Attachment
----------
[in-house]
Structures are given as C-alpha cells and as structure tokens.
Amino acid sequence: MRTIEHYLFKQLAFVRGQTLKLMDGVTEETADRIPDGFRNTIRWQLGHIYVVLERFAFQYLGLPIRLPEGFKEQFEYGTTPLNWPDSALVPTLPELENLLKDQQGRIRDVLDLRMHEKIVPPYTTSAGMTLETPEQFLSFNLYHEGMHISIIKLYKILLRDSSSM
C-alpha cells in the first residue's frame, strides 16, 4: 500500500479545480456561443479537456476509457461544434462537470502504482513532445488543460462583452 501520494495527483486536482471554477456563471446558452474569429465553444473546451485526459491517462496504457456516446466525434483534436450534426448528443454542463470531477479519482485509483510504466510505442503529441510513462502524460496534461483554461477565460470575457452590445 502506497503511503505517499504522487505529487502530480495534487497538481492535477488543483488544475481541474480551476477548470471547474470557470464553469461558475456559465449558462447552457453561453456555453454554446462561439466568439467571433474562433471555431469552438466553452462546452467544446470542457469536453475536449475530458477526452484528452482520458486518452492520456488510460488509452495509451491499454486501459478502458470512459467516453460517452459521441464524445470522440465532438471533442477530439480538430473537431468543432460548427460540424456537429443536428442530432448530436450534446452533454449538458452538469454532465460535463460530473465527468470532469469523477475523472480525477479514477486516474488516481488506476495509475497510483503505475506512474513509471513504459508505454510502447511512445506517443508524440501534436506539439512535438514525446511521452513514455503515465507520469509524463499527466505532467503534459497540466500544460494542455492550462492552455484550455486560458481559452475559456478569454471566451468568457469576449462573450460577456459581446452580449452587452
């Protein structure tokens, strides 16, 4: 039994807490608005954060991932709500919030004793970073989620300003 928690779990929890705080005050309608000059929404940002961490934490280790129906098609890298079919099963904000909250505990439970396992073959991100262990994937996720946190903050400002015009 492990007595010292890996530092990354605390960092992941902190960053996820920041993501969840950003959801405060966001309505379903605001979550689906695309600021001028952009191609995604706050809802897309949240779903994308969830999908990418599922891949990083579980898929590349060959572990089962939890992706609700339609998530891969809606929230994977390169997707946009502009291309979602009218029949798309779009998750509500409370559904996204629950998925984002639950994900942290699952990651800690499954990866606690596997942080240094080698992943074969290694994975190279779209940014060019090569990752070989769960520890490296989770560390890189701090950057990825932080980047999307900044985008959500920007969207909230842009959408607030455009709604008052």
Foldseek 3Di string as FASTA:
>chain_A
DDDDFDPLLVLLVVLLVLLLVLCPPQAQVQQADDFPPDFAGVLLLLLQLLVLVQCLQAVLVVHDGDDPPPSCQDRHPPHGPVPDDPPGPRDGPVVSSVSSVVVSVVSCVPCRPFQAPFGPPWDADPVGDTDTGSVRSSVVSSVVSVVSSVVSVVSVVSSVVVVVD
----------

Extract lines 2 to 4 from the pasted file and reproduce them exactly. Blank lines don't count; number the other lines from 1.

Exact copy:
Structures are given as C-alpha cells and as structure tokens.
Amino acid sequence: MRTIEHYLFKQLAFVRGQTLKLMDGVTEETADRIPDGFRNTIRWQLGHIYVVLERFAFQYLGLPIRLPEGFKEQFEYGTTPLNWPDSALVPTLPELENLLKDQQGRIRDVLDLRMHEKIVPPYTTSAGMTLETPEQFLSFNLYHEGMHISIIKLYKILLRDSSSM
C-alpha cells in the first residue's frame, strides 16, 4: 500500500479545480456561443479537456476509457461544434462537470502504482513532445488543460462583452 501520494495527483486536482471554477456563471446558452474569429465553444473546451485526459491517462496504457456516446466525434483534436450534426448528443454542463470531477479519482485509483510504466510505442503529441510513462502524460496534461483554461477565460470575457452590445 502506497503511503505517499504522487505529487502530480495534487497538481492535477488543483488544475481541474480551476477548470471547474470557470464553469461558475456559465449558462447552457453561453456555453454554446462561439466568439467571433474562433471555431469552438466553452462546452467544446470542457469536453475536449475530458477526452484528452482520458486518452492520456488510460488509452495509451491499454486501459478502458470512459467516453460517452459521441464524445470522440465532438471533442477530439480538430473537431468543432460548427460540424456537429443536428442530432448530436450534446452533454449538458452538469454532465460535463460530473465527468470532469469523477475523472480525477479514477486516474488516481488506476495509475497510483503505475506512474513509471513504459508505454510502447511512445506517443508524440501534436506539439512535438514525446511521452513514455503515465507520469509524463499527466505532467503534459497540466500544460494542455492550462492552455484550455486560458481559452475559456478569454471566451468568457469576449462573450460577456459581446452580449452587452